Wind plastered his shirt and the rain lashed and streamed down his face and ran from his hair and lightning broke across the sky and thunder blasted against the earth and sea and he roared again over the roaring storm, The tree! And Patience thought of their grown children and their young grandchildren and cried to her husband, The children! And Benjamin looked beyond his wife and there were their children and grandchildren, drenched and shouldering their way against the winds and lashing rains, the ocean rising now up to the windows of the Larks’ old shack and pouring into it through the broken panes, and the largest surging waves thundering nearly up to where his own house had stood not two minutes before and sucking all the earth right off the very rocks and into the black and gray and brooding jade Atlantic, and he cried, Go to the tree! And he ran toward his grown children and young grandchildren and grabbed two soaking little ones from their mothers and carried one each under his arms and ran toward the tree. And the wind roared and spun and they staggered against it, now nearly blown toward the bluff , now nearly blown back away from it. When they reached the tree, one of Benjamin and Patience’s sons, I think she always said it was Thomas, stood on Benjamin’s shoulders and the other sons and daughters climbed up the two men and reached the lowest branches of the old tree and once they got their footing as best as they could in the middle of bedlam, the others tossed the waterlogged children up to them one by one. Once Patience had climbed into the tree, and Thomas followed her up from Benjamin’s shoulders, Benjamin himself scaled the trunk like the mast of a ship and roared once more: As high as ye can climb! And all the Honeys in that old tree climbed with all their strength, the children screaming and crying, the men and women screaming and crying, until the whole soaked clan clung together and to the trunk in a trembling, grasping cluster at the top of that swaying, bending, mighty old tree snapping back and forth in the wind like a whip. And right then they all heard a greater thunder rumble from the clamor and the whole island quaked under them, telegraphing their extinction. And at that moment, Patience Honey, holding one of her grandbabies tight as could be against her side with one arm, and clenching the tree with the other, looked to the south, down the bay, and there she saw that piled ocean, all the trees and buildings and shrieking people and wagons and sloops and schooners churning in its saltwater guts, and an old sea captain named Burnham in his pilot coat rowing a dinghy on the blazing crest of it all, smoking a pipe, bowl- downward to keep the water out, crying for mad joy at this last rapturous pileup, and all of it, that great massif of water and ruin speeding right for the Honeys in their tree, which now seemed like a twig, a toothpick, a drenched blade of grass set against the immensity of that mountain range of ocean and demolition. What was always so eerie about it afterward, Patience always said, what was so terrifying about it that made her bowels feel as if they’d turned to sand, was how quiet it all seemed, like a breath drawn and held, right before it hit, how breathtakingly fast but nearly silent and so just plain beautiful it was, all those people and trees and ships and horses cartwheeling past within the billows. It wasn’t silent, really, but more, so loud it was too big to hear. I could not hear it for that second, because it was just too big a sound for my ears to hear.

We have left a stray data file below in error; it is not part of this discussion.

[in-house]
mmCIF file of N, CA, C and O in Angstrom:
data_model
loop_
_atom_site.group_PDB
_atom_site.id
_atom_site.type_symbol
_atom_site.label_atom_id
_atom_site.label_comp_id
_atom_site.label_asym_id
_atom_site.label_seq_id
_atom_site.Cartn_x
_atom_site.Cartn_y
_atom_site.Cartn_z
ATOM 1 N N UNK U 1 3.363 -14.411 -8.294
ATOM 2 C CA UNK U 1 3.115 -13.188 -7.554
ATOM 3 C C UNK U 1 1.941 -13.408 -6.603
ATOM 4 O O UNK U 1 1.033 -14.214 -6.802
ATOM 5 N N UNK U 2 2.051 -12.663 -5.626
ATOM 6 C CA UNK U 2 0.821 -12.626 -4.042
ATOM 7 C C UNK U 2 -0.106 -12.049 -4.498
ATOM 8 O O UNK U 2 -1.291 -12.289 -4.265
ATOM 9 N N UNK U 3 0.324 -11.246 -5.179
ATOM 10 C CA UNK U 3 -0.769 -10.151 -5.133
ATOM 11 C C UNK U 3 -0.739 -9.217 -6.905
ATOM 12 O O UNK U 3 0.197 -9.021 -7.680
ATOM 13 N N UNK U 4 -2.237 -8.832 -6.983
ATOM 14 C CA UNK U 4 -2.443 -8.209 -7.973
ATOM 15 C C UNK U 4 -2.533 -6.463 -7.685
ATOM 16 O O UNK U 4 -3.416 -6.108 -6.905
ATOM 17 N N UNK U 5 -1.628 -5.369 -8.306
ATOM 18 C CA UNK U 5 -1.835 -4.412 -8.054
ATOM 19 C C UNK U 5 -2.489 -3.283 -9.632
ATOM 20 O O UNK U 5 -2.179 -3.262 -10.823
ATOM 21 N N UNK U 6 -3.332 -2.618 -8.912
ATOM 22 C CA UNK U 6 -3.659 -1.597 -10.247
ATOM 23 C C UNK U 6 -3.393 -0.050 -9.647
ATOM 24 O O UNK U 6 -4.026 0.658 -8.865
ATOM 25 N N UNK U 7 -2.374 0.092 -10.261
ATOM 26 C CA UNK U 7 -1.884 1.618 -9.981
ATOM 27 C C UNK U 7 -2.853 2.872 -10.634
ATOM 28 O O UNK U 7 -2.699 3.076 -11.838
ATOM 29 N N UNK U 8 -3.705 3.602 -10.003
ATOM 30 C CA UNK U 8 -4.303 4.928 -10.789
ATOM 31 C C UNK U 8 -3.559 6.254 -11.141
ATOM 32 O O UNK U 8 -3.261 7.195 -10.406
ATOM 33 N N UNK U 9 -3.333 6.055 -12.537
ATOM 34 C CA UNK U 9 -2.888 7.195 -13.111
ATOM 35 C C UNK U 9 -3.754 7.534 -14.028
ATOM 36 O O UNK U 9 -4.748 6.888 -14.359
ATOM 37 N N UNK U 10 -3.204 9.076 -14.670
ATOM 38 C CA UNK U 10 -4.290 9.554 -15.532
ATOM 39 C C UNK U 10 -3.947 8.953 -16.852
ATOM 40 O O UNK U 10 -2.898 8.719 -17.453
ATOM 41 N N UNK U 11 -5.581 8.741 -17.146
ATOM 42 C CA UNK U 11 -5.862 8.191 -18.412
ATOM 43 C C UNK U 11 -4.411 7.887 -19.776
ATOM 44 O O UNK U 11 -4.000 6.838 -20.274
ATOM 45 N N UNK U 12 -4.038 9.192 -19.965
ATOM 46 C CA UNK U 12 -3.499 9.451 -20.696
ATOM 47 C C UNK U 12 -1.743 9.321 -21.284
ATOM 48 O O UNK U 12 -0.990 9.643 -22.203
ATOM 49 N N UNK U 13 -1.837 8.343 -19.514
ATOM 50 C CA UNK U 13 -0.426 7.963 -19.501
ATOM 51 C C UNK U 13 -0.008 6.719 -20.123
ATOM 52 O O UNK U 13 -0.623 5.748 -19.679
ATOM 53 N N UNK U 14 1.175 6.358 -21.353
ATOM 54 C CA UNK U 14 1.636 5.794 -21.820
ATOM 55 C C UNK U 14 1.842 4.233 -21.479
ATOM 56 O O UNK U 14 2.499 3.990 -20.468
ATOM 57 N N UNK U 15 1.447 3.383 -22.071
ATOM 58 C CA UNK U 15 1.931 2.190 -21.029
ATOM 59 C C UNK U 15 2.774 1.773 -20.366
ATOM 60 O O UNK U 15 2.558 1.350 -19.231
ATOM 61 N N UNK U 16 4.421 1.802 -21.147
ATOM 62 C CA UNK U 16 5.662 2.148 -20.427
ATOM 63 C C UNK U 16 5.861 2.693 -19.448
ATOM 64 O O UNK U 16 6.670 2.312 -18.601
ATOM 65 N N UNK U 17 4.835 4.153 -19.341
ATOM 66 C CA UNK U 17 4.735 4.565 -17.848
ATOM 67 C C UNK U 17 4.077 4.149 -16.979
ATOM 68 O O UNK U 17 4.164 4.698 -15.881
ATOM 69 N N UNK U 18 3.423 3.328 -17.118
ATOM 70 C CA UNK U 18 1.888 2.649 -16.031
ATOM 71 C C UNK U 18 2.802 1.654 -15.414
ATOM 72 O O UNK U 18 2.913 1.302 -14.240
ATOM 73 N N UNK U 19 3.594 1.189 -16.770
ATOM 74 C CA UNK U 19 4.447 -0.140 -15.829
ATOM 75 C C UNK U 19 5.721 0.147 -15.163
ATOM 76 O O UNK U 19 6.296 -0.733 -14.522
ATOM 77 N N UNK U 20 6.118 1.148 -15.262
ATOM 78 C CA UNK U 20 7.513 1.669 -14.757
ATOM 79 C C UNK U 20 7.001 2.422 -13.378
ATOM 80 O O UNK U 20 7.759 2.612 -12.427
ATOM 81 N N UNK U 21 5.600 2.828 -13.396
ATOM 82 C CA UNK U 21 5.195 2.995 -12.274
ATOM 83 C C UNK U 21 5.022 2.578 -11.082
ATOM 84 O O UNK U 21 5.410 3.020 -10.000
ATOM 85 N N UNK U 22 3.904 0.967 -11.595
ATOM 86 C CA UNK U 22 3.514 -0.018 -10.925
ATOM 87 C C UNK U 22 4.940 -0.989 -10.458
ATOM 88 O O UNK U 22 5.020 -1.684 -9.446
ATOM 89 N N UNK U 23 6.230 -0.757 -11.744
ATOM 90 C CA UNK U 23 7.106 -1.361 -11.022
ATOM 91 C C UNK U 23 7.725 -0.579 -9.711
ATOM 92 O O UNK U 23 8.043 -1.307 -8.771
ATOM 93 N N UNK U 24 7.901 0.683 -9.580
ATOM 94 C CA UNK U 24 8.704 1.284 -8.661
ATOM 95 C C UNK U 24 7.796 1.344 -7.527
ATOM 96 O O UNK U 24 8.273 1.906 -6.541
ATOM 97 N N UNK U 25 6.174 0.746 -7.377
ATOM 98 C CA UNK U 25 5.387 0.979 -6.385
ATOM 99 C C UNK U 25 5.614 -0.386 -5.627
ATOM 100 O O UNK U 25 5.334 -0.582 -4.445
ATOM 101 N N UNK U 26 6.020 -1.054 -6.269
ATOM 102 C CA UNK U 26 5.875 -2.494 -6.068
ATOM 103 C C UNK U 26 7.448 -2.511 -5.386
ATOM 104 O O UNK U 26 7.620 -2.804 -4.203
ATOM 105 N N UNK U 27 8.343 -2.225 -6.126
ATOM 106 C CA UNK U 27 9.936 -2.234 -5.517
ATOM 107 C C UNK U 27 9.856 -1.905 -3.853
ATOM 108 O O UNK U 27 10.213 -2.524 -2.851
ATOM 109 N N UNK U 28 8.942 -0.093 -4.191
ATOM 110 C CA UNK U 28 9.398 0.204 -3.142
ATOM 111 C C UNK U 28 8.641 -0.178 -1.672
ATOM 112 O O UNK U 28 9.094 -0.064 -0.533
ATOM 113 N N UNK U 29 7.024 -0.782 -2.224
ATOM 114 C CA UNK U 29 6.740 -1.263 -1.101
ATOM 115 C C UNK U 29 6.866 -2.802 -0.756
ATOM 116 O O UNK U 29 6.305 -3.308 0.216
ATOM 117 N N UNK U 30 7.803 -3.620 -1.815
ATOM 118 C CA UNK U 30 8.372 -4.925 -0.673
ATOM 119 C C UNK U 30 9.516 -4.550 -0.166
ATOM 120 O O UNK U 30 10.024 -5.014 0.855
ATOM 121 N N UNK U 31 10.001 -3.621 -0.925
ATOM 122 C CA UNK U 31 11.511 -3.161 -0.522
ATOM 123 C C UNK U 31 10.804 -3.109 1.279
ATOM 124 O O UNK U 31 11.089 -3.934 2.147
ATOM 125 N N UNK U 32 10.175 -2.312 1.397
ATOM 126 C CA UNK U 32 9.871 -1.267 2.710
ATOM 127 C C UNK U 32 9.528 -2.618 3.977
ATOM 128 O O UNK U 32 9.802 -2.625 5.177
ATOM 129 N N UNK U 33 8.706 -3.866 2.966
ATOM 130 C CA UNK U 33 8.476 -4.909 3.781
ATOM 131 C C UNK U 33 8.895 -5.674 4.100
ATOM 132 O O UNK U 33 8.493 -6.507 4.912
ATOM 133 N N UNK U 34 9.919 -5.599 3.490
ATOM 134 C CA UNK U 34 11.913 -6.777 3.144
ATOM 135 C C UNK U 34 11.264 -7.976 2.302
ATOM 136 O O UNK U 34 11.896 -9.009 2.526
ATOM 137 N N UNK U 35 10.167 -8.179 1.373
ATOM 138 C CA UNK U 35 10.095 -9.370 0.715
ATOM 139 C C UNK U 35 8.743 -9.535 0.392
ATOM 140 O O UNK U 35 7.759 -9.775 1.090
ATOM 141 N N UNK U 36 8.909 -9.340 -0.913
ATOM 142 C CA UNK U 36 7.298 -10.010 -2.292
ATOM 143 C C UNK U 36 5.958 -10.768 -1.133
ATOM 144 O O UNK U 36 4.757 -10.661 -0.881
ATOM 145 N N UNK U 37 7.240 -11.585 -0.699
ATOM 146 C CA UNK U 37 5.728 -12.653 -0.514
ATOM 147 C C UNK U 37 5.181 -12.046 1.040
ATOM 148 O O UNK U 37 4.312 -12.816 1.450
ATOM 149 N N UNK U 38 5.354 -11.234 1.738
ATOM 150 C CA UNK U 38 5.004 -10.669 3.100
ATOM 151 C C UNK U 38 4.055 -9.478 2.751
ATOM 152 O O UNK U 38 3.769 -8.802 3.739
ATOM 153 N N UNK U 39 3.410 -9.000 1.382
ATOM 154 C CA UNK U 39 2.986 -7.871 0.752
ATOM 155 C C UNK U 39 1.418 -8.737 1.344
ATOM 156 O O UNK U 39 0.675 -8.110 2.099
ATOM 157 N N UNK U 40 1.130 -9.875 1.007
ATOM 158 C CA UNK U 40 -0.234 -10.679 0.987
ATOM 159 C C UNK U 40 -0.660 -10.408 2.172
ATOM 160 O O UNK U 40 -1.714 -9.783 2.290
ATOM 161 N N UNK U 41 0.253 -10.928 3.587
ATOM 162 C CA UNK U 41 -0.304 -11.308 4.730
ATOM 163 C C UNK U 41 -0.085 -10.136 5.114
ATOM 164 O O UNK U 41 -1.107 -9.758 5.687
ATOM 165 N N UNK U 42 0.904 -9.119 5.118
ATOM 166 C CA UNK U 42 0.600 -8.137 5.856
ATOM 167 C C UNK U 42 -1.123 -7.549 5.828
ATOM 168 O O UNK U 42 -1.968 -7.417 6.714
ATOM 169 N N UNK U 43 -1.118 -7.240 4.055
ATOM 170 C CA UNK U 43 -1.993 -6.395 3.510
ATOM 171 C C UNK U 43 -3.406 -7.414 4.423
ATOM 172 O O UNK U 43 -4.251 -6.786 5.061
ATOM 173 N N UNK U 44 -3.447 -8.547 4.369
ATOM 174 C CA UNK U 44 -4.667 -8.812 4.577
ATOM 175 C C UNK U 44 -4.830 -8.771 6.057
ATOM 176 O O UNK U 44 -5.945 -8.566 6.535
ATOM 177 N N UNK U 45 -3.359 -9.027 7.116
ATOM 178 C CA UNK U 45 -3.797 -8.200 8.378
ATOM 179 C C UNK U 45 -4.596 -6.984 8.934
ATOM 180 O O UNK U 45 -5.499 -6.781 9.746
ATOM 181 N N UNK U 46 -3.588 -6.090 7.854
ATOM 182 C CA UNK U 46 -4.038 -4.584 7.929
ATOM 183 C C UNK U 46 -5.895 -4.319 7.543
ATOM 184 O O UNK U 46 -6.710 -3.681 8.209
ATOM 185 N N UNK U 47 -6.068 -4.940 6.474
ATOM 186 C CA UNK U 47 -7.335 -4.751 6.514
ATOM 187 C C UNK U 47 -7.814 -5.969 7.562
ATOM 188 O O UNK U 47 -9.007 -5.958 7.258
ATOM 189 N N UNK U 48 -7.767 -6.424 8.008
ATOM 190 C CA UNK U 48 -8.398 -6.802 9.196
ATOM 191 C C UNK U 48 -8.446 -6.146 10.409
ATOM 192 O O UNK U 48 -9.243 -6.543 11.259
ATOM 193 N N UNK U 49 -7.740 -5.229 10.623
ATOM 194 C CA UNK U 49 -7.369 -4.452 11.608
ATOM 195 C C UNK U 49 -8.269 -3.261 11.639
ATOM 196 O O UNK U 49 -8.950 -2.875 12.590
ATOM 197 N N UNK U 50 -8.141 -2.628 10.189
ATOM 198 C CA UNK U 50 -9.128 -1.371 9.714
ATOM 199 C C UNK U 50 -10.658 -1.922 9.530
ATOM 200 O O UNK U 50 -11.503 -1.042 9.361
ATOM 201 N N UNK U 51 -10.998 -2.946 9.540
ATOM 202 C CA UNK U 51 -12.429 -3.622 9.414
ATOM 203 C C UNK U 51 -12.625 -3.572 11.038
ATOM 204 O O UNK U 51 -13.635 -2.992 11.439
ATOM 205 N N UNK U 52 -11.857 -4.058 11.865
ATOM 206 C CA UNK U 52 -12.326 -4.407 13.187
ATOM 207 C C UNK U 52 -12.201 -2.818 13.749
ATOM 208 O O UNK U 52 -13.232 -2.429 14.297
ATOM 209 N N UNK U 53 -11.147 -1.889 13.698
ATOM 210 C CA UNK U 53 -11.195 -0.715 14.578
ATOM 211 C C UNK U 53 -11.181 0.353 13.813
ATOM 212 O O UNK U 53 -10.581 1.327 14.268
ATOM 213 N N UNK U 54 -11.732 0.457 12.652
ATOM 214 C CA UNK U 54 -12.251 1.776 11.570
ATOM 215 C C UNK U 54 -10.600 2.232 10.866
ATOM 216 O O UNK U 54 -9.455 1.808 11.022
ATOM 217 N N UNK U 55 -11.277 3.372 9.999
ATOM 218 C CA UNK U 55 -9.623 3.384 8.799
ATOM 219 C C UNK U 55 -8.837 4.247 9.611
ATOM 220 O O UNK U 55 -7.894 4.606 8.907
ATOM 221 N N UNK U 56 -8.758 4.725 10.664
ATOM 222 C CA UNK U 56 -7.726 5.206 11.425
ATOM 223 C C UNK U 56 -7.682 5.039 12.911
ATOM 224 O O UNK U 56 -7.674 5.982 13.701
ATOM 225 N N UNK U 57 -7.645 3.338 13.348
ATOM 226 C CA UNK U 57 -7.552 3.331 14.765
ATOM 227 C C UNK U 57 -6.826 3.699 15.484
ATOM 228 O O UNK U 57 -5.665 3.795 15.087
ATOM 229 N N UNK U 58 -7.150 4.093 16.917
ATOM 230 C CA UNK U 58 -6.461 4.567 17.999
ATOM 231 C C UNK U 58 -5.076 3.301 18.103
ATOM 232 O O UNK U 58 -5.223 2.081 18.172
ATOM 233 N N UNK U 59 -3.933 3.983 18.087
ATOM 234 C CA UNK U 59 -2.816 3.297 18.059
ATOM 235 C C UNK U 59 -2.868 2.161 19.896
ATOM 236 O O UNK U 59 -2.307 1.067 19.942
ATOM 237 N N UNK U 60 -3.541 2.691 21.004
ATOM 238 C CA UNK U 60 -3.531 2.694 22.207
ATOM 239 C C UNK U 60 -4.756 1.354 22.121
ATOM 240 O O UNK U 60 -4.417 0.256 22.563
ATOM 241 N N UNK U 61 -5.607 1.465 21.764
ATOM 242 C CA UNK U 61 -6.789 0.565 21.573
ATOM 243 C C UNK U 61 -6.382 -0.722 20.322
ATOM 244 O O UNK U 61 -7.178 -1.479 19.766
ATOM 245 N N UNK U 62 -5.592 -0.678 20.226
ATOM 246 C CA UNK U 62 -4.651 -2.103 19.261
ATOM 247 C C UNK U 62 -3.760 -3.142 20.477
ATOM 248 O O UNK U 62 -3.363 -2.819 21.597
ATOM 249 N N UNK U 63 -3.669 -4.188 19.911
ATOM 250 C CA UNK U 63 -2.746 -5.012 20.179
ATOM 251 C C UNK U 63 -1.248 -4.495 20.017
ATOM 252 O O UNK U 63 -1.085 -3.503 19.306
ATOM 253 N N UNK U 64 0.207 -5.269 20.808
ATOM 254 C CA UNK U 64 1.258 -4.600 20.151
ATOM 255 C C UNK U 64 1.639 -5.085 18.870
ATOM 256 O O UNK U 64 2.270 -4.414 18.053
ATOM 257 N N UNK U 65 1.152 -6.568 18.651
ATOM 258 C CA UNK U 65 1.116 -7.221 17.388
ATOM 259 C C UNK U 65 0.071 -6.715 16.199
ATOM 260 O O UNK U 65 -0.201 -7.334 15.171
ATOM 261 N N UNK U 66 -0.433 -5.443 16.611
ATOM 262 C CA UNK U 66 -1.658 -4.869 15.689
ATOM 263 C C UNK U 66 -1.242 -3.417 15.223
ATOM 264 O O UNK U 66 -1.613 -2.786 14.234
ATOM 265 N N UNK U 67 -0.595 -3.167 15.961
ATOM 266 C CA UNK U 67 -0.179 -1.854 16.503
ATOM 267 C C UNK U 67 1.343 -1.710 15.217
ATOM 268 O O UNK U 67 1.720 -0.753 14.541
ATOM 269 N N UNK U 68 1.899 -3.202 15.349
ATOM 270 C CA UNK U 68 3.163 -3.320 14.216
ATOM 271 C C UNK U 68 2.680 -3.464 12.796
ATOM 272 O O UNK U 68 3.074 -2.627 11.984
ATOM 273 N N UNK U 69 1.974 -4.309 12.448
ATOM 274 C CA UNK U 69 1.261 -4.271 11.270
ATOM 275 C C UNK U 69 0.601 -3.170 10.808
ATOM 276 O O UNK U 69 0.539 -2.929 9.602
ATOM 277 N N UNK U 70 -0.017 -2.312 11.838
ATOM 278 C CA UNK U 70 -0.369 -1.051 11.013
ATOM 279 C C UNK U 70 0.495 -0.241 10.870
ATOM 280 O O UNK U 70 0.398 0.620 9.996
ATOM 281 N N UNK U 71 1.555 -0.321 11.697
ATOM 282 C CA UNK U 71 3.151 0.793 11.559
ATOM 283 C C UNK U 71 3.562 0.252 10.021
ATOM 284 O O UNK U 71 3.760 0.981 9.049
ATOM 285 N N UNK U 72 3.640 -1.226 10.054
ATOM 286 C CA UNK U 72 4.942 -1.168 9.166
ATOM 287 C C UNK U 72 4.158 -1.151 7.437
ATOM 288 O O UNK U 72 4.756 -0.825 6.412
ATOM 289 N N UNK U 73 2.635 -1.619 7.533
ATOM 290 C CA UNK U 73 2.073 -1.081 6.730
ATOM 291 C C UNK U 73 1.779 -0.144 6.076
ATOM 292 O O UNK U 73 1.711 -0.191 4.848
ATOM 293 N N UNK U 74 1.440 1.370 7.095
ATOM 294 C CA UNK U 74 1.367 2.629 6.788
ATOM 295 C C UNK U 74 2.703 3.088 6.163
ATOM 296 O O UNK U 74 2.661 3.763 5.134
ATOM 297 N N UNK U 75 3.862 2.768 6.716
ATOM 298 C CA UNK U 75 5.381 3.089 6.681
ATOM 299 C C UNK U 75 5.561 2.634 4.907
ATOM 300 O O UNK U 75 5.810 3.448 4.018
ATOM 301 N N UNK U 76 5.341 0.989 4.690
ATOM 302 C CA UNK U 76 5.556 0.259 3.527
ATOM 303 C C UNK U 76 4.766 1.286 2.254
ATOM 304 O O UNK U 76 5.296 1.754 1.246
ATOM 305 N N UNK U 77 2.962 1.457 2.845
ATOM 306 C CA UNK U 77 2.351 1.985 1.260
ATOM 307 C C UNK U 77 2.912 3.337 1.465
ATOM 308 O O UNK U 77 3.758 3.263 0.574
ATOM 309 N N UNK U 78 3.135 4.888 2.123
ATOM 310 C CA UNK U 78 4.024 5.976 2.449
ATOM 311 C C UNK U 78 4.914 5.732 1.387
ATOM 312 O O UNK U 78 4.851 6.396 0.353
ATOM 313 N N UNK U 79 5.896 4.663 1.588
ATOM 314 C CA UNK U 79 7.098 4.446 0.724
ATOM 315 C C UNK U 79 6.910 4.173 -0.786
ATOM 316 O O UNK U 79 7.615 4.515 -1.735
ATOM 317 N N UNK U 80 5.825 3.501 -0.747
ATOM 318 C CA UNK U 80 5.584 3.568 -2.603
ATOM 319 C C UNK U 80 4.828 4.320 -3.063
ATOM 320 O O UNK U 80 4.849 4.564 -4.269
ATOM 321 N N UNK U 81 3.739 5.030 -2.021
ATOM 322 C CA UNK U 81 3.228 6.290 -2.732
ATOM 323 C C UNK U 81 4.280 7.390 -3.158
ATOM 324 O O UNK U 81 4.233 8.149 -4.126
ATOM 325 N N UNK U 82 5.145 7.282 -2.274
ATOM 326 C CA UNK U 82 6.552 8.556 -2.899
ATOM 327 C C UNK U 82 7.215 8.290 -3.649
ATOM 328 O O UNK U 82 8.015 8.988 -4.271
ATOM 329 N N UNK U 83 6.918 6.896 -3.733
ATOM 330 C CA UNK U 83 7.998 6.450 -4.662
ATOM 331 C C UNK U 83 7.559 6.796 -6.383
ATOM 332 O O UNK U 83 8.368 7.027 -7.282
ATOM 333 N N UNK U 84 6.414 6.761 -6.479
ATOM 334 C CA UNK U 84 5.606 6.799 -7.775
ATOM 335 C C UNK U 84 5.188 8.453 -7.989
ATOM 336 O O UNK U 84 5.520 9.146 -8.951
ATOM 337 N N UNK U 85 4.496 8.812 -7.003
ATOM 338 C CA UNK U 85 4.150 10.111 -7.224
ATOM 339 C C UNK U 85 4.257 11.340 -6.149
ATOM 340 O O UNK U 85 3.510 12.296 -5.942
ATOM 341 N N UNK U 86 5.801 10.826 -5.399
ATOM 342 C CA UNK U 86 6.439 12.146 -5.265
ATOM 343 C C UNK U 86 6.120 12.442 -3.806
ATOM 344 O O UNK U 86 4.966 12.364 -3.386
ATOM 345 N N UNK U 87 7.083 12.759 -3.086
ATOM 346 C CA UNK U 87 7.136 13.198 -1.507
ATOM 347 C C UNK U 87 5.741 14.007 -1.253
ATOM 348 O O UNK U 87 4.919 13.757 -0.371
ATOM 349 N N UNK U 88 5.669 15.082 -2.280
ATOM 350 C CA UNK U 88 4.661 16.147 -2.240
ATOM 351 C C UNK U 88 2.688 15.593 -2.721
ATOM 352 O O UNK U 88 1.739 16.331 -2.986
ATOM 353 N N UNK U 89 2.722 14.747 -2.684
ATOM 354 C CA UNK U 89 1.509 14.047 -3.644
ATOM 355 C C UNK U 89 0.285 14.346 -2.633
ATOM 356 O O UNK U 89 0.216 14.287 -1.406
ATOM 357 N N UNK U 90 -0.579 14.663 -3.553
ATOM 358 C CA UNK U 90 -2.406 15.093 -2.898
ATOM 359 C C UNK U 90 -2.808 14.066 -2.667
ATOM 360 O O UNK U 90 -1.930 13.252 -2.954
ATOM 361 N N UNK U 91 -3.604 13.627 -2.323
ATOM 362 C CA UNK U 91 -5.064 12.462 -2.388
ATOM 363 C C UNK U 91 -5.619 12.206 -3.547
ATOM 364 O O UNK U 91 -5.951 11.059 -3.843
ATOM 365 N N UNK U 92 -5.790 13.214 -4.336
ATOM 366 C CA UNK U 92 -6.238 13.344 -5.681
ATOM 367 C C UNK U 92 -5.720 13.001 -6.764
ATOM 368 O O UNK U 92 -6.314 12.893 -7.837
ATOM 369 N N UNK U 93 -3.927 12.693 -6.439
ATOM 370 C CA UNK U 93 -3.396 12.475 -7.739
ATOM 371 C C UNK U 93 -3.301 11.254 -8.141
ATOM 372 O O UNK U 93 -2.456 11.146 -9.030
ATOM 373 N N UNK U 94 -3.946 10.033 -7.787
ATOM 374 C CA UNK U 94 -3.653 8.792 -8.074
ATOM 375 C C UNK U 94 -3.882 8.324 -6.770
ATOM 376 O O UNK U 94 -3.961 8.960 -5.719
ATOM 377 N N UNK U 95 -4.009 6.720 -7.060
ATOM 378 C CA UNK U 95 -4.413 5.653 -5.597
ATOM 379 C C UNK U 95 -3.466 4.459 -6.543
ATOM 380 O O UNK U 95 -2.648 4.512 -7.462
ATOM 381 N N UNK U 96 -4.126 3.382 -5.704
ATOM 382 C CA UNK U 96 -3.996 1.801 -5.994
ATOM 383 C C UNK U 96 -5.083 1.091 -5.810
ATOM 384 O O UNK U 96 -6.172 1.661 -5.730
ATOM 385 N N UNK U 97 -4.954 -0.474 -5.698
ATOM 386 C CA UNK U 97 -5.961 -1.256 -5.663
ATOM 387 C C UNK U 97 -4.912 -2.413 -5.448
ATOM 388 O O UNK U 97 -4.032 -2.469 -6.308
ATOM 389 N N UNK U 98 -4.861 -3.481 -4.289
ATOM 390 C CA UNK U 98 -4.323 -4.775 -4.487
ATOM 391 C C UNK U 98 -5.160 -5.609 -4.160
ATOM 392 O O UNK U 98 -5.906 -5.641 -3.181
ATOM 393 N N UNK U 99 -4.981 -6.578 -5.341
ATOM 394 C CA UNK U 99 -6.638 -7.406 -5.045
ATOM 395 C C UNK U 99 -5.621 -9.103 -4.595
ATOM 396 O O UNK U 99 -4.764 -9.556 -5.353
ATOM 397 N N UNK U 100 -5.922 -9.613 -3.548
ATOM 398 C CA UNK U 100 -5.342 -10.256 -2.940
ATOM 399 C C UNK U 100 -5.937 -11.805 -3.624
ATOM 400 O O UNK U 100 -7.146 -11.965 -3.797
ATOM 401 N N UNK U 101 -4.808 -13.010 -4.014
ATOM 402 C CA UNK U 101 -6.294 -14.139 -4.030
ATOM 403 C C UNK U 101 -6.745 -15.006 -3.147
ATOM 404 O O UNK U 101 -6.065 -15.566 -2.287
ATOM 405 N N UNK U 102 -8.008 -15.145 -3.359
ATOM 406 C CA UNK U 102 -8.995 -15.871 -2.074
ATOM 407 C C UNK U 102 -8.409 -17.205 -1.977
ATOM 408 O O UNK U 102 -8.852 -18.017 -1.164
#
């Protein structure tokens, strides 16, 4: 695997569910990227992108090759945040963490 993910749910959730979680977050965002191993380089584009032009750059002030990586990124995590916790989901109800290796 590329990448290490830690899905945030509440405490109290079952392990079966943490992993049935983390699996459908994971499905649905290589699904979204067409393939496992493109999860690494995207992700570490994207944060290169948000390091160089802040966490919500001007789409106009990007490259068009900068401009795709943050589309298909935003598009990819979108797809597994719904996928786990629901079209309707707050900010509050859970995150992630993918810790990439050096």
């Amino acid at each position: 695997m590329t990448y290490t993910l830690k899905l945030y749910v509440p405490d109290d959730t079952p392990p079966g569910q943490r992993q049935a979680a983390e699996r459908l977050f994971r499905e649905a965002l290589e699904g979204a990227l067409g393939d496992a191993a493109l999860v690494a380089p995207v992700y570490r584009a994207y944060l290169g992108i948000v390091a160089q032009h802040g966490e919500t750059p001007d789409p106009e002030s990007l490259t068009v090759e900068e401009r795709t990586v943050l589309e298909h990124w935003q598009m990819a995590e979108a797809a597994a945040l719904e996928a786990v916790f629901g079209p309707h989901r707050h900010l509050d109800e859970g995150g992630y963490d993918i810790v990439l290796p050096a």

The water hit the south shore of the island first and swallowed it whole and smooth. Then it hit the jagged bedrock spine running up the middle of the island and broke over it hissing like a saw blade. When it struck the slope of the bluff it exploded across the horizon in front of the islanders in the tree, hung up and suspended for a moment in an apocalyptic entablature, that Patience afterward always said looked in that instant before it all collapsed back together and swept along how the parted sea must have appeared to the poor Israelites. I was pretty well given up on it all and in that tree holding it so hard the bark cut into my arms and gave me these scars and holding that baby so hard against me I thought I’d crack it, drenched to the marrow and screaming and trying not to let go, but when that tower of ocean and ruination burst apart in front of me, in a blink, but deep as my soul, I saw a broad, dry avenue running through the middle of the sea, and it was thronged with shepherds and sheep and old ladies on donkeys, litters of children curled up asleep on hay in the beds of rickety carts. The parted ocean towered on both sides, sheer, smooth, and monolithic. And inside the water, a pell-mell cavalcade of Egyptian men and horses and chariots scrolled past, tumbling heel over headdress, fetlock over cannon, bumper over shaft. Most of the men wore linen tunics, but some wore leopard skins and feathers and had elaborate headdresses. Some of them were tethered to their chariots by leather reins and held longbows. Arrows and spears twirled among the men and horses and cars. Their black- lined eyes stared wide open, but they were all clearly drowned. And I knew what it was like when God parted the sea. And I knew that Moses was way up there at the front of the line. Not like the idea of Moses, but the man himself. The very man, Moses. When God opened the ocean. Then the waters collected all the relic and rubble back up and swept over the rest of the island. The water churned and rose and rose up the Penobscot pine laden with the Honeys.